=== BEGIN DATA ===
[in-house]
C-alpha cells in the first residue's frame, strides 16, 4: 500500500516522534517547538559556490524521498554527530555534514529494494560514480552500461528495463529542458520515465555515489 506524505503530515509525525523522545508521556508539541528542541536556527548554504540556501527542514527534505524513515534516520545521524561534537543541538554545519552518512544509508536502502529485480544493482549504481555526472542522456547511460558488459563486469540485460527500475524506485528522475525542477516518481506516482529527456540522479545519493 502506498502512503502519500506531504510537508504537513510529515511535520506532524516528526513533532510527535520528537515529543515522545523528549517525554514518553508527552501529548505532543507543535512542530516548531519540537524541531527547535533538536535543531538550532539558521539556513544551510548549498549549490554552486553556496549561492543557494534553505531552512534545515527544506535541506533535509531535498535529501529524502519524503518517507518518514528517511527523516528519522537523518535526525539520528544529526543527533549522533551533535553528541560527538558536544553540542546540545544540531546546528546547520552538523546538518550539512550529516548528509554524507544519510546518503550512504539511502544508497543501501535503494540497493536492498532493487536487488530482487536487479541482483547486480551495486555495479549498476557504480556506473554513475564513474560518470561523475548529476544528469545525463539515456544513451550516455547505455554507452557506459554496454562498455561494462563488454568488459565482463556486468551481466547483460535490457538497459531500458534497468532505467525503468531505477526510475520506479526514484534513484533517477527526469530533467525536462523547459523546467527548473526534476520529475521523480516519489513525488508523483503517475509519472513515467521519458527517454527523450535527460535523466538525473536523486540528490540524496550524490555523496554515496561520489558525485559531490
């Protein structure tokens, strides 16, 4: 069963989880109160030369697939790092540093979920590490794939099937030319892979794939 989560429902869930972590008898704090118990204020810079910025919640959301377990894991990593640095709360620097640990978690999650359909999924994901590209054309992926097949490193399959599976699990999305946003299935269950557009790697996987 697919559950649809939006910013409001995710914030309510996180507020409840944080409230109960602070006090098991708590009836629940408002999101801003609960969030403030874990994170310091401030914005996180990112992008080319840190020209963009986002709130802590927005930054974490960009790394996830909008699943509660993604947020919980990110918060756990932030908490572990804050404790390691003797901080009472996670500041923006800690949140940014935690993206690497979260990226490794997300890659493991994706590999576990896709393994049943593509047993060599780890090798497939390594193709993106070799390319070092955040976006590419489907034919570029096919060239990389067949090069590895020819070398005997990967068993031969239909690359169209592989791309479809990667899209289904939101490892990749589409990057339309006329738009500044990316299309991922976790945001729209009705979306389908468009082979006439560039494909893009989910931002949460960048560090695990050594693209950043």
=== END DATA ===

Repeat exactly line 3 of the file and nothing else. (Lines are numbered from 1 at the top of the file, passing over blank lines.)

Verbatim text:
């Protein structure tokens, strides 16, 4: 069963989880109160030369697939790092540093979920590490794939099937030319892979794939 989560429902869930972590008898704090118990204020810079910025919640959301377990894991990593640095709360620097640990978690999650359909999924994901590209054309992926097949490193399959599976699990999305946003299935269950557009790697996987 697919559950649809939006910013409001995710914030309510996180507020409840944080409230109960602070006090098991708590009836629940408002999101801003609960969030403030874990994170310091401030914005996180990112992008080319840190020209963009986002709130802590927005930054974490960009790394996830909008699943509660993604947020919980990110918060756990932030908490572990804050404790390691003797901080009472996670500041923006800690949140940014935690993206690497979260990226490794997300890659493991994706590999576990896709393994049943593509047993060599780890090798497939390594193709993106070799390319070092955040976006590419489907034919570029096919060239990389067949090069590895020819070398005997990967068993031969239909690359169209592989791309479809990667899209289904939101490892990749589409990057339309006329738009500044990316299309991922976790945001729209009705979306389908468009082979006439560039494909893009989910931002949460960048560090695990050594693209950043």